Archive for the ‘Palestine’ Tag

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FAREED ZAKARIA, CNN HOST: But first here’s my take. Once again an ISIS murder leads to fears that it is winning and calls to do more. FOX News’ Bret Baier captured the mood like this.

(BEGIN VIDEO CLIP)

BRET BAIER, FOX NEWS ANCHOR: Horrific and barbaric, as well as calculating and skilled at high-tech propaganda.

(END VIDEO CLIP)

ZAKARIA: The general feeling is that ISIS is gaining ground with its diabolical methods. But is it really? The video of the pilot’s killing was slickly produced, but it might have been a fancy cover to mask an operation that had gone awry. Remember, it began as a moneymaking scheme to get a ransom for Japanese hostages, then turned into a hostage swap for a forgotten failed suicide bomber, and finally ended with the emulation of the Jordanian pilot.

Certainly ISIS could not have imagined the response its actions have triggered in the Middle East. With Jordanians united against it, clerics across the region loudly and unequivocally condemning the emulation and with Japan ready to provide more aid and support against it. Meanwhile news on the battlefield has not been good for ISIS. Brookings Institution scholar Kenneth Pollock describes this stunning reversal it has faced in Iraq.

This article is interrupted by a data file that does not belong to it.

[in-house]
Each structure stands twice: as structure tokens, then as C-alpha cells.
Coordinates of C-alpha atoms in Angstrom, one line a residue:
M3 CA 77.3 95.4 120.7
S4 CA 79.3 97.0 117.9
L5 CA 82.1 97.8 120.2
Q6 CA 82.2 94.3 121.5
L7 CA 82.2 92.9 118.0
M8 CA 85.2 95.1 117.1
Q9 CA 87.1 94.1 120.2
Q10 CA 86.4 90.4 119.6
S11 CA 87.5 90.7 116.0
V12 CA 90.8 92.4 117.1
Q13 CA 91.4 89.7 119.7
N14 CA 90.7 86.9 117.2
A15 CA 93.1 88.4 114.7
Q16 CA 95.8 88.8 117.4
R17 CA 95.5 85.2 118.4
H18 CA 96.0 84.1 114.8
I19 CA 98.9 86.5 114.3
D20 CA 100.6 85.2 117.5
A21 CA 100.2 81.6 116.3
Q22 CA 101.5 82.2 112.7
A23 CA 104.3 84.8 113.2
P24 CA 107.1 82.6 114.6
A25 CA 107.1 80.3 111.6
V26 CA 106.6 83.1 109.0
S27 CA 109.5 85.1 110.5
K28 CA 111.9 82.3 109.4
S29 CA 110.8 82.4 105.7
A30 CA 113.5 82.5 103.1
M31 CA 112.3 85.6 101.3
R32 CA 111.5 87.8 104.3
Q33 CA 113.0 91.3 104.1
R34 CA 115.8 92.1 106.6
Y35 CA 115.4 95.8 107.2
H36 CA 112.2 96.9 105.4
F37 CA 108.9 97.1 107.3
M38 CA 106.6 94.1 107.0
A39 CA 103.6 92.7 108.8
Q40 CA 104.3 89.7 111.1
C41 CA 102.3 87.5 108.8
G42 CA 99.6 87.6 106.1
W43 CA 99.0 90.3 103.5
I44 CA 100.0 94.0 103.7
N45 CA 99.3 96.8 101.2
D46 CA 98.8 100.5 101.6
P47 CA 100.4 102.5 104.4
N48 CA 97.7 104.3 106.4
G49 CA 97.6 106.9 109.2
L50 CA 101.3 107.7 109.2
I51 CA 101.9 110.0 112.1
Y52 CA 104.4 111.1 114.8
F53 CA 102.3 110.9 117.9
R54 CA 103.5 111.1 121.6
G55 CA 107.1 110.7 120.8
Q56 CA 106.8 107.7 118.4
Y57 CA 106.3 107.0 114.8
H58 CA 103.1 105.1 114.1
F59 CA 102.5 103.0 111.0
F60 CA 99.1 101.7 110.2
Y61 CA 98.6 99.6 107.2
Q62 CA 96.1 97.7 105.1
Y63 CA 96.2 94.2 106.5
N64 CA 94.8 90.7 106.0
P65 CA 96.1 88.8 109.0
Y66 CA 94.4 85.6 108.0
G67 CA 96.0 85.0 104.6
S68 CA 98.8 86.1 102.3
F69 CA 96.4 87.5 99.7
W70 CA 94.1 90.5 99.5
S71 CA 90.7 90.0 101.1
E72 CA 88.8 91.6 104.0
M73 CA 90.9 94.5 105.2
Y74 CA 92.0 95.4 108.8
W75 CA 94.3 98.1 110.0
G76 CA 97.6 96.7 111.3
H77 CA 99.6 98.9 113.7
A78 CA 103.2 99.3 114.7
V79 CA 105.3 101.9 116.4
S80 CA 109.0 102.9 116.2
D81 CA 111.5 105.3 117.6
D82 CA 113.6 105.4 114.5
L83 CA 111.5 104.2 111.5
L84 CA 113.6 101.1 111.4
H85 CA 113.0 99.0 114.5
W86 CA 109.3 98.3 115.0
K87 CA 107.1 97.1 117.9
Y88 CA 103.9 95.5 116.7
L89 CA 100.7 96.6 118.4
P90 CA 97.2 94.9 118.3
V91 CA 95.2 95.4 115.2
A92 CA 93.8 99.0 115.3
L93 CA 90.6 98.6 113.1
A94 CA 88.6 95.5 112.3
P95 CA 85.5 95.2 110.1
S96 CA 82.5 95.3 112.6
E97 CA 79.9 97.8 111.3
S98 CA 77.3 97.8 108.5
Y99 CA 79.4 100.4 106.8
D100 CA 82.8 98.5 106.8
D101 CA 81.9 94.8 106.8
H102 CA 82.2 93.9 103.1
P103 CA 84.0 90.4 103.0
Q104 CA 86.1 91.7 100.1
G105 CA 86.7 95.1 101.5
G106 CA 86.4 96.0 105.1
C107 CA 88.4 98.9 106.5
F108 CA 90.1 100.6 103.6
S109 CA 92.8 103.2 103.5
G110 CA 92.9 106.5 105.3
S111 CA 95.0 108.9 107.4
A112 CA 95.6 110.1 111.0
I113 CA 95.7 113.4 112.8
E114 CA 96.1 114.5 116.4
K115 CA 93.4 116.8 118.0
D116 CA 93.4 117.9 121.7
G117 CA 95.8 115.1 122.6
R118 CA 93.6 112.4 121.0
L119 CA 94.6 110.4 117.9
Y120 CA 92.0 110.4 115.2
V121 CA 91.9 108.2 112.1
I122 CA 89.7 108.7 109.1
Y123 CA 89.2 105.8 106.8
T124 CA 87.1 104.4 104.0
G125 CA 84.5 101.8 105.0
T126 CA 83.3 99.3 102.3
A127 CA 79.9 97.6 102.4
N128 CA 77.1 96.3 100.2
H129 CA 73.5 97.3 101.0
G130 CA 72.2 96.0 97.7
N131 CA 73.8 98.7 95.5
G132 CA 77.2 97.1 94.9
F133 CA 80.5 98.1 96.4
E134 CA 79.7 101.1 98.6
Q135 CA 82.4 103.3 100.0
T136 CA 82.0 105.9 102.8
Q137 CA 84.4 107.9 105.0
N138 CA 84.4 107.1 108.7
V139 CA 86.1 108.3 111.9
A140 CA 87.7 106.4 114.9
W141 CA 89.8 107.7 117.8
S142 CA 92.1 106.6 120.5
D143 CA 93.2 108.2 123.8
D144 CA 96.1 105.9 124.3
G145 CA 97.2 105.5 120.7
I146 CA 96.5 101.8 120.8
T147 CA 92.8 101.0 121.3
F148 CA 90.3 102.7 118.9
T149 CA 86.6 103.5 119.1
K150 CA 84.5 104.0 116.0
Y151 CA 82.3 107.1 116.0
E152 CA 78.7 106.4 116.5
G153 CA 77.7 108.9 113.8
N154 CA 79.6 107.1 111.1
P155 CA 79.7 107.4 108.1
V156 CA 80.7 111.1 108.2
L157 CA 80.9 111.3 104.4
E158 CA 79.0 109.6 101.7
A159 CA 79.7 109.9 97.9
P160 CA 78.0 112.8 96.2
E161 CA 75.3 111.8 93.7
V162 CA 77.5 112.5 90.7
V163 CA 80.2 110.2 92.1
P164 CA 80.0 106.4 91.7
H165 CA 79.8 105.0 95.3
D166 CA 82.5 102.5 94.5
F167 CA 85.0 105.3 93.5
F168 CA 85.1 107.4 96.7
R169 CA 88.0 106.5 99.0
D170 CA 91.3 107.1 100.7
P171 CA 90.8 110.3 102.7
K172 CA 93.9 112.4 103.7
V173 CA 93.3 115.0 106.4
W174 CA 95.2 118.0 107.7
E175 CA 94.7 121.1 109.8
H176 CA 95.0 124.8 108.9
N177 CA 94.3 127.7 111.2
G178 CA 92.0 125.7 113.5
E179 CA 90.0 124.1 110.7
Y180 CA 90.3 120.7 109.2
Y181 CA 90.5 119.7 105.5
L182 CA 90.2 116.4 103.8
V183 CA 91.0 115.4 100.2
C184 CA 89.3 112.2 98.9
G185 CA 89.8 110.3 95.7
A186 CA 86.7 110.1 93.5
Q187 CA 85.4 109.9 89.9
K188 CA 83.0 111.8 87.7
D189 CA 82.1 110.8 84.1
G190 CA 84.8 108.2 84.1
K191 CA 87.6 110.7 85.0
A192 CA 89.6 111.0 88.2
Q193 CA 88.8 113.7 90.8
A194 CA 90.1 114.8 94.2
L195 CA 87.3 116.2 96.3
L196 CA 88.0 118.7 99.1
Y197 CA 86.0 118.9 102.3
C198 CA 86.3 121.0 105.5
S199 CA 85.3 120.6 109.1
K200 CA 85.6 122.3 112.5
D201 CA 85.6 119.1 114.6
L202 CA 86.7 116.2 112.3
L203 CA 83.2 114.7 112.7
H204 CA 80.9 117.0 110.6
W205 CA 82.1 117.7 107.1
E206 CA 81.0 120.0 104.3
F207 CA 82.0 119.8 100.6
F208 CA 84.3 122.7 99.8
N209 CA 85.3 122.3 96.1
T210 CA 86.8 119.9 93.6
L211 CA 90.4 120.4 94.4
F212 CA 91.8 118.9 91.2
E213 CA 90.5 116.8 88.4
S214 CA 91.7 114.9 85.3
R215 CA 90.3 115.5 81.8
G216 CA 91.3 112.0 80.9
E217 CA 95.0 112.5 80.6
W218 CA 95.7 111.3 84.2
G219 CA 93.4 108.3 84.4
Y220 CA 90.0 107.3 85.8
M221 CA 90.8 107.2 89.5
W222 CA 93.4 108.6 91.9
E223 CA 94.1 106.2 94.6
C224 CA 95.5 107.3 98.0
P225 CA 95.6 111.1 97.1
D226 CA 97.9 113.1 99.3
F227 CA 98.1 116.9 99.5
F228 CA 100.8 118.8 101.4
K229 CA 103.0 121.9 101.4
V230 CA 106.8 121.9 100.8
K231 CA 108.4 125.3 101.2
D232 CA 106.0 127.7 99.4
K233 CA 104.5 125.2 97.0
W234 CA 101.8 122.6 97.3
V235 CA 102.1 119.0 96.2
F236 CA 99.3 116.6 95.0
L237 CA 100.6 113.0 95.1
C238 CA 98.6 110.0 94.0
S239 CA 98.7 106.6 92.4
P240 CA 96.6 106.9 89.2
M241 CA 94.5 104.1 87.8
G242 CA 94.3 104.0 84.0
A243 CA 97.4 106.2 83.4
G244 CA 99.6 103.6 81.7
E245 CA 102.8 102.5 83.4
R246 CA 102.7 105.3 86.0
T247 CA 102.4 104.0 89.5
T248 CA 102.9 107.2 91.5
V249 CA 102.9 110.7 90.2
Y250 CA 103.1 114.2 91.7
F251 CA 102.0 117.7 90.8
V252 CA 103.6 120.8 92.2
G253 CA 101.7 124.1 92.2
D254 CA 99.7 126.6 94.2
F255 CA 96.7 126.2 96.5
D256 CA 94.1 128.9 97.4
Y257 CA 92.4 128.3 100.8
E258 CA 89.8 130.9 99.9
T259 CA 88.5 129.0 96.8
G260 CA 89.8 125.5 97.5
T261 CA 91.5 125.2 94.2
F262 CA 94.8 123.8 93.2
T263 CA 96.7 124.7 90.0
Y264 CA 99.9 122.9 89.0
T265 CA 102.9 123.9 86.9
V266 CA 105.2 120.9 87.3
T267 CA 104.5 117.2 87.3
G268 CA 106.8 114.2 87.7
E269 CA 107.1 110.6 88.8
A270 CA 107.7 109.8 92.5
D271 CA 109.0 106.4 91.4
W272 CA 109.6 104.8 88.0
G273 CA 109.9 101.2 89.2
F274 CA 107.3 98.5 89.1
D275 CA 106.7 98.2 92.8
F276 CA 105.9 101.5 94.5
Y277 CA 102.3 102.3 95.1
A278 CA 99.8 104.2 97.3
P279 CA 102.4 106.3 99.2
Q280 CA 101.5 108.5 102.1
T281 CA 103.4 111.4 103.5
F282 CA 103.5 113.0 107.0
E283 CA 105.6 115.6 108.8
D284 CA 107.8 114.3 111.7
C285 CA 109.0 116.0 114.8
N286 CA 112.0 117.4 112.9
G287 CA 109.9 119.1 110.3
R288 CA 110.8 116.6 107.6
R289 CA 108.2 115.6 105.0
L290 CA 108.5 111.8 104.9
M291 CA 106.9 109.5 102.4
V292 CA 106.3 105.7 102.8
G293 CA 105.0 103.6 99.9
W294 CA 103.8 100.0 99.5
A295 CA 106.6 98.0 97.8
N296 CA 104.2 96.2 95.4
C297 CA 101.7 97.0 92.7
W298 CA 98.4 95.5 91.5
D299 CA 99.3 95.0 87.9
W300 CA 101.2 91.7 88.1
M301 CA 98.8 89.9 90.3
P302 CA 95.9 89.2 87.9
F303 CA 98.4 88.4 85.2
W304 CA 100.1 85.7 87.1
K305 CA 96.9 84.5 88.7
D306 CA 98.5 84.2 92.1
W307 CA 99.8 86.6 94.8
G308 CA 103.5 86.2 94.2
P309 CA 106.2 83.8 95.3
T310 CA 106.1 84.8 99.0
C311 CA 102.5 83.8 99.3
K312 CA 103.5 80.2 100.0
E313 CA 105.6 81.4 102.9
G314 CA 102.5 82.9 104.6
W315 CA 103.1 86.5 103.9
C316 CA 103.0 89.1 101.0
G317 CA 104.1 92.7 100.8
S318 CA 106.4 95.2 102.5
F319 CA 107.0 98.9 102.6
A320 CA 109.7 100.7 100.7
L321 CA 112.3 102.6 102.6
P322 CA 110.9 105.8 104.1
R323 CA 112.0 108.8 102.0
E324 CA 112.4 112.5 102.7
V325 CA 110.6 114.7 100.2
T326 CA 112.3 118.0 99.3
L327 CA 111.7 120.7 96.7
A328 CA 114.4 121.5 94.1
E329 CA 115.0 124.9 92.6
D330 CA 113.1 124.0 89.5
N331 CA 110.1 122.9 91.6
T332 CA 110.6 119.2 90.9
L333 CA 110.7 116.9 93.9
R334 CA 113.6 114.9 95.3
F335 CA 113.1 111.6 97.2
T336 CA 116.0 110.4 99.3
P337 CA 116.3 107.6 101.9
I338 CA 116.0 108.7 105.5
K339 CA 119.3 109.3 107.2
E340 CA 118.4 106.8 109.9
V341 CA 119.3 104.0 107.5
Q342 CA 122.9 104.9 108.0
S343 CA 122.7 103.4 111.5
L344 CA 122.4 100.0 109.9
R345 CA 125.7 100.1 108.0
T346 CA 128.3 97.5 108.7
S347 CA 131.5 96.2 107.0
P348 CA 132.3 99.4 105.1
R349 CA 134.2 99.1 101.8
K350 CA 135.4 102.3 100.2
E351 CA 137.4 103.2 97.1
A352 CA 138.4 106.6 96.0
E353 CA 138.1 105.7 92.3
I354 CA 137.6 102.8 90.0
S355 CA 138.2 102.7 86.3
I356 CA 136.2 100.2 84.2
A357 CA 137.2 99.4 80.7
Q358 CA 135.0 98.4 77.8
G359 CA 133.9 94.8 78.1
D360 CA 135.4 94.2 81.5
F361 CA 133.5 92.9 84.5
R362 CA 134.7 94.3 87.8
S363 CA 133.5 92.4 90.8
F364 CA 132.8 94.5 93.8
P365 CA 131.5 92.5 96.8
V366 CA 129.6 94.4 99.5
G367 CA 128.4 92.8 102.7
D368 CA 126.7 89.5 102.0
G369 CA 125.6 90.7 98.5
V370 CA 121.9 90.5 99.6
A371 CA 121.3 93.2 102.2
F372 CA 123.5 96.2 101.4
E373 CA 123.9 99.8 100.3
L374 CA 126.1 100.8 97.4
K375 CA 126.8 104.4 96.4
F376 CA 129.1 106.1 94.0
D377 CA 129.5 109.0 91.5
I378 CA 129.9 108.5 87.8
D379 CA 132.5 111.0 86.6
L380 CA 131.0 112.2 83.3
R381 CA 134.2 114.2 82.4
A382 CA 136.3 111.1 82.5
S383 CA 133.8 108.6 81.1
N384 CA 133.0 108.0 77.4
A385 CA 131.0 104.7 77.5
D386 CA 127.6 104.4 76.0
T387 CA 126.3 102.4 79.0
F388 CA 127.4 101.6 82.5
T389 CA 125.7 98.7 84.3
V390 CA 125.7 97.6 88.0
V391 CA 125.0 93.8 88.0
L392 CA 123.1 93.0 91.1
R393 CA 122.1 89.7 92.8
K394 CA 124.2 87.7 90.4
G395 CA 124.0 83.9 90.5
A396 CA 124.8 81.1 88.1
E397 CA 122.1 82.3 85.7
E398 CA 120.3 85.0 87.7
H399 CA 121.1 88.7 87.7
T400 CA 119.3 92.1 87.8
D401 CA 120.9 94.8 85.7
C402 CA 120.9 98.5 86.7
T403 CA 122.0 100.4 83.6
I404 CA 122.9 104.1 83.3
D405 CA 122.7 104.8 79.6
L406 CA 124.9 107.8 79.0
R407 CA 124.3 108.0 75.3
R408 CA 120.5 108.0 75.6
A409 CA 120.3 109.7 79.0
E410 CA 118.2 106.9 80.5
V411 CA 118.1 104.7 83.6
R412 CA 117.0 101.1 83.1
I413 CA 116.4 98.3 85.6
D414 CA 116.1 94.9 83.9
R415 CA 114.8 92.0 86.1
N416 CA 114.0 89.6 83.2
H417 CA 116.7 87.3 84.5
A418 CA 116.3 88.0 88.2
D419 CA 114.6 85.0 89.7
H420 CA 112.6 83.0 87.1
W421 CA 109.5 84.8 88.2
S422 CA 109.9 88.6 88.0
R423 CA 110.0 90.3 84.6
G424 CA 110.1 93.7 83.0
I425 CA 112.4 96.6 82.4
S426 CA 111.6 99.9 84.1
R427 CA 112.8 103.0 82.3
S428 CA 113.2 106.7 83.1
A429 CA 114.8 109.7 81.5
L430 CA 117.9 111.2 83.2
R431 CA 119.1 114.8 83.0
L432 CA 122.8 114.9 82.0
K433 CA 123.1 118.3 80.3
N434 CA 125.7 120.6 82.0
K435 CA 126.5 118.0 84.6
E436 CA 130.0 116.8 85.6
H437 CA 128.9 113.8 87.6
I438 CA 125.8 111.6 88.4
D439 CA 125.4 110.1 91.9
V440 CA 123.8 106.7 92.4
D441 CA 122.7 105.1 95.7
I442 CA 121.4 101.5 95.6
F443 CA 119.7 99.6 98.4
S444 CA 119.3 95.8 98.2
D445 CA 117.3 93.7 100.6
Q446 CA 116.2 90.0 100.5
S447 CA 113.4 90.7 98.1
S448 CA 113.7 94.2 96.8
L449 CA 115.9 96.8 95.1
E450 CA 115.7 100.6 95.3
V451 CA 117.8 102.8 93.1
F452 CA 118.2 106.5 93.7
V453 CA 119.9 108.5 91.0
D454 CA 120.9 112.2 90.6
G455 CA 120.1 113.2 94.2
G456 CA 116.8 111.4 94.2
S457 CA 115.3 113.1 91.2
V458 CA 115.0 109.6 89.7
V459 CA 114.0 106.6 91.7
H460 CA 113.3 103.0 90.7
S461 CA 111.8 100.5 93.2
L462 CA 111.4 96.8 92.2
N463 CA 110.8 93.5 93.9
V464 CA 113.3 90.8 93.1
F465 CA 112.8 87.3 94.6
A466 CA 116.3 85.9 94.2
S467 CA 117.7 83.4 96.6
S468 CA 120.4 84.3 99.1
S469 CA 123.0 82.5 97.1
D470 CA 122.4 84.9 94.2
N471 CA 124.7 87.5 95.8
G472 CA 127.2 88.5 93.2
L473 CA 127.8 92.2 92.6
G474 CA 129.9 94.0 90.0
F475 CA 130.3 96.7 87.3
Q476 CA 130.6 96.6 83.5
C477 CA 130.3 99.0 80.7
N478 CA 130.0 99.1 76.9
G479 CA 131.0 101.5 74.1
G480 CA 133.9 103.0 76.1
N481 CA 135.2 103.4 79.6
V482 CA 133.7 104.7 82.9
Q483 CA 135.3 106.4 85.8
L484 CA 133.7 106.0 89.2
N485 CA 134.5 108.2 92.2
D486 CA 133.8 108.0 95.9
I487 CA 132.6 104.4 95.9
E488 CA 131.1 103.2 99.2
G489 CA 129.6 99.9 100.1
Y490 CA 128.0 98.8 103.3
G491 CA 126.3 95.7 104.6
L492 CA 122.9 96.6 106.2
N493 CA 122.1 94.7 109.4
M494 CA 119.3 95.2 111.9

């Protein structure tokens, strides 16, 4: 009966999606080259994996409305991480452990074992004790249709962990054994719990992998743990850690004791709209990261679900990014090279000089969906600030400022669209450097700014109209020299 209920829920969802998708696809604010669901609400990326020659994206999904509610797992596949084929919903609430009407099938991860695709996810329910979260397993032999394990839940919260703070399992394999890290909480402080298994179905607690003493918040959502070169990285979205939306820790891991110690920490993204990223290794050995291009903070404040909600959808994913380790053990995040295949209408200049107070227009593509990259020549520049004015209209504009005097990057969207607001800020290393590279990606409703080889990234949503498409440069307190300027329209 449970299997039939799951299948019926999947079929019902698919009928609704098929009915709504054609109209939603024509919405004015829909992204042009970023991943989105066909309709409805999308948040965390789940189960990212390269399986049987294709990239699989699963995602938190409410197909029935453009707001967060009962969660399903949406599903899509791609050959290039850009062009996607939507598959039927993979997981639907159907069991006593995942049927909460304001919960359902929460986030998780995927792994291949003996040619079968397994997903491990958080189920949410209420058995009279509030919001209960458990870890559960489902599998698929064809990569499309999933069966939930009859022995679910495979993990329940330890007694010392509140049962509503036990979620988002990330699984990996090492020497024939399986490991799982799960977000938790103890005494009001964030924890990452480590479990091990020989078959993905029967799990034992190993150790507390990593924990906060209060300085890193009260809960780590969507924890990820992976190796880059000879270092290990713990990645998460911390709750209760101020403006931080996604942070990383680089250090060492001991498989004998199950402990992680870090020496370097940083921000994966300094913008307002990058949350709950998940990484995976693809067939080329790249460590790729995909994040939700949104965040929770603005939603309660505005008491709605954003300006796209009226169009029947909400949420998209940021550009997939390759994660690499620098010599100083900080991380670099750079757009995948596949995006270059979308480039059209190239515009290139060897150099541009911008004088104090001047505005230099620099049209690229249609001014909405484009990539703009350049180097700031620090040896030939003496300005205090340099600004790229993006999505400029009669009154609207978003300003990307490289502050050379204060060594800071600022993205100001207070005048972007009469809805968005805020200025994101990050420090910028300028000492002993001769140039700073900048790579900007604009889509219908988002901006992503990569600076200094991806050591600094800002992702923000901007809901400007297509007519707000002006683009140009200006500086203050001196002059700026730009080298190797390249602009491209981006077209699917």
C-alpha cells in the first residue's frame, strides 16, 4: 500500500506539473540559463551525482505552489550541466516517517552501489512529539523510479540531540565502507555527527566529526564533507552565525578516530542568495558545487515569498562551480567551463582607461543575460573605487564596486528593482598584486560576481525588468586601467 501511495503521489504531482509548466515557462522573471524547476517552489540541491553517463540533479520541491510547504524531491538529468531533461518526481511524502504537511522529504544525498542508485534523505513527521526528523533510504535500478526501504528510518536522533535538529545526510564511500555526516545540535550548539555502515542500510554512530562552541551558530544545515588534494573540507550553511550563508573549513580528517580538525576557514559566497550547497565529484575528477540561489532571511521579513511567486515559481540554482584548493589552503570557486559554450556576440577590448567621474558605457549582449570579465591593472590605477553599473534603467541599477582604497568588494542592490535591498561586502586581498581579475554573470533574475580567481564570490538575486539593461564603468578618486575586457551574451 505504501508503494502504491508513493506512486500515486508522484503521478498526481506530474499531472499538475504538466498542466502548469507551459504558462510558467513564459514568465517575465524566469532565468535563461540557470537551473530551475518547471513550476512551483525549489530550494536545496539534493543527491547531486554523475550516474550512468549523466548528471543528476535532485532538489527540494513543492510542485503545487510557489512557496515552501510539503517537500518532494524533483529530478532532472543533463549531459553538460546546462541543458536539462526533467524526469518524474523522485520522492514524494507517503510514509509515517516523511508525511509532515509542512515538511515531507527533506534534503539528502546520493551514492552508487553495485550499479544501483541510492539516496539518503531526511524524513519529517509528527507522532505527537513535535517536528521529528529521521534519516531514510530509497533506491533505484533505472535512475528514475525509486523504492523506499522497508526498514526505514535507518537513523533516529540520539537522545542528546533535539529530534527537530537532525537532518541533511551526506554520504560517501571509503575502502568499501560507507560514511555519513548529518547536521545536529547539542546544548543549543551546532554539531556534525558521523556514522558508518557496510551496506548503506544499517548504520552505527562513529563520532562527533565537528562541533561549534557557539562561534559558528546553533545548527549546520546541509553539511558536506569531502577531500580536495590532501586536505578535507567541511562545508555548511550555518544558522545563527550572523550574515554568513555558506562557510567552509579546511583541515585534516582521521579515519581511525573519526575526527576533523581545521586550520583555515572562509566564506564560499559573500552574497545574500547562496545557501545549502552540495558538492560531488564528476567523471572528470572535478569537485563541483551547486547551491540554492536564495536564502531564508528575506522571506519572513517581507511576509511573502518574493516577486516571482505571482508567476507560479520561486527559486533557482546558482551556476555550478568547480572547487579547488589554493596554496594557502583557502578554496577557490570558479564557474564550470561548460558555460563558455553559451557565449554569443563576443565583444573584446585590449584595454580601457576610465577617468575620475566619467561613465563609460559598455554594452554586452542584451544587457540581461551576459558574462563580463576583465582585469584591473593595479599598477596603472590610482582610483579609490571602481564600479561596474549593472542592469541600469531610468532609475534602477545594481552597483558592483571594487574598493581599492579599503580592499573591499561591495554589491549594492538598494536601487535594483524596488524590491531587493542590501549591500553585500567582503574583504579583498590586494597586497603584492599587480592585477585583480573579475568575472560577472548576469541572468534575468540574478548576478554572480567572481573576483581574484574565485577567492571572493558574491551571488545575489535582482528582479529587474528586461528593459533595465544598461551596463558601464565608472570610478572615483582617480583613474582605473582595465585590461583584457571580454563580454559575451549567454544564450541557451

“The Washington Post” has reported on the growing discontent within its territories. All this might help explain the brutality of the latest murder video. The group well understands that the primary purpose of terrorism is to induce fear and overreaction. When modern Middle Eastern terrorism first appeared on the scene in the 1960s and ’70s, the historian David Fromkin wrote an essay in “Foreign Affairs” that is perhaps the best guide to understanding this phenomenon.

Fromkin provided two examples of terror tactics that worked and have important lessons. He recounted a meeting in 1945 with the leader of the Irgun, a group of about 1,500 Jewish militants in Palestine, which was then part of the British empire. The Irgun knew that they could not defeat the mighty British Army so they decided to blow up buildings and create the appearance of chaos.

This, the Irgun leader told Fromkin, would lead the British to overreact by garrisoning the country, join forces from across the empire, and that would strain British coffers and eventually London would have to leave Palestine. Fromkin noted that the Irguns, seeing that it was too small to defeat Great Britain, decided as an alternative approach that Britain was big enough to defeat itself.